Since you've been so helpful, beyond that, the problem I'm having is that, when I run the scripts I've written using Reportlab, they complete without an error message, but don't actually create a PDF as output. (each one ends with a call to renderPDF.DrawToFile(), but when I search for the filename I provide in the arguments, the search comes up blank).

Someone suggested I needed Freetype installed in order for Reportlab to have access to fonts with which to create a file, and that without it it won't produce output because it can't create anything, so that's what's set me down this path...I can't find anything about the problem I'm having via Google searching, so if anyone here has any insight on this it would be greatly appreciated...

I've installed Freetype via both the methods outlined in , but neither - installing directly from the tarball, or using pip to install Pillow - is recognized by Reportlab; I still get 'installing without freetype no ttf, sorry! # You need to install a static library version of the freetype2 software' when I build Reportlab.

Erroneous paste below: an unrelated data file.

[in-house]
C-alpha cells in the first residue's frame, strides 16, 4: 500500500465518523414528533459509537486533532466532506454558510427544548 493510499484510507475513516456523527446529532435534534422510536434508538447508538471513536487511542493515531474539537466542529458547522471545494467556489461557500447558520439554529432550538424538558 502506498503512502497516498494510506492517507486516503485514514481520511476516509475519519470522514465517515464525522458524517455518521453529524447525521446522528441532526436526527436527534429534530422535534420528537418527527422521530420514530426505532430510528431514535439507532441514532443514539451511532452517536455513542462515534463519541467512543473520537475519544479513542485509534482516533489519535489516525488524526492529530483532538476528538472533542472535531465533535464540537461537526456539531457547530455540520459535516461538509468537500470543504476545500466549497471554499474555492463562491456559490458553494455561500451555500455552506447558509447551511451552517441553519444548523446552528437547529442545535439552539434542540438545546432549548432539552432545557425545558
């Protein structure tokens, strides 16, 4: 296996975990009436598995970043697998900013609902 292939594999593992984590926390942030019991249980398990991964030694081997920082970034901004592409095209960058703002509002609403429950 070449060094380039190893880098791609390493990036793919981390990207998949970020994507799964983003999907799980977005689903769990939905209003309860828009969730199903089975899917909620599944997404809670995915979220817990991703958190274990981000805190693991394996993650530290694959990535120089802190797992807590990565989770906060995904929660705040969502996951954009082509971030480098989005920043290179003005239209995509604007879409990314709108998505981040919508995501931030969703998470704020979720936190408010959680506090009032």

I thought the answer provided in the comments about creating symbolic links so Reportlab could find the Freetype library was the answer I was looking for, but obviously it didn't work for me...

Any encounter this problem before and know where the answer might lie?

Steve said...

The "no PDF" problem could be as simple as you forgetting to close down the stream at the end of your program. I presume the file is just never created?

ReportLab comes with a very good test suite, and I would encourage you to find out how to run it.

I would also advise you (if you haven't already, whcih I'm guessing you haven't) to install virtualenvwrapper and learning how to use it. It makes working on multiple projects much more practical.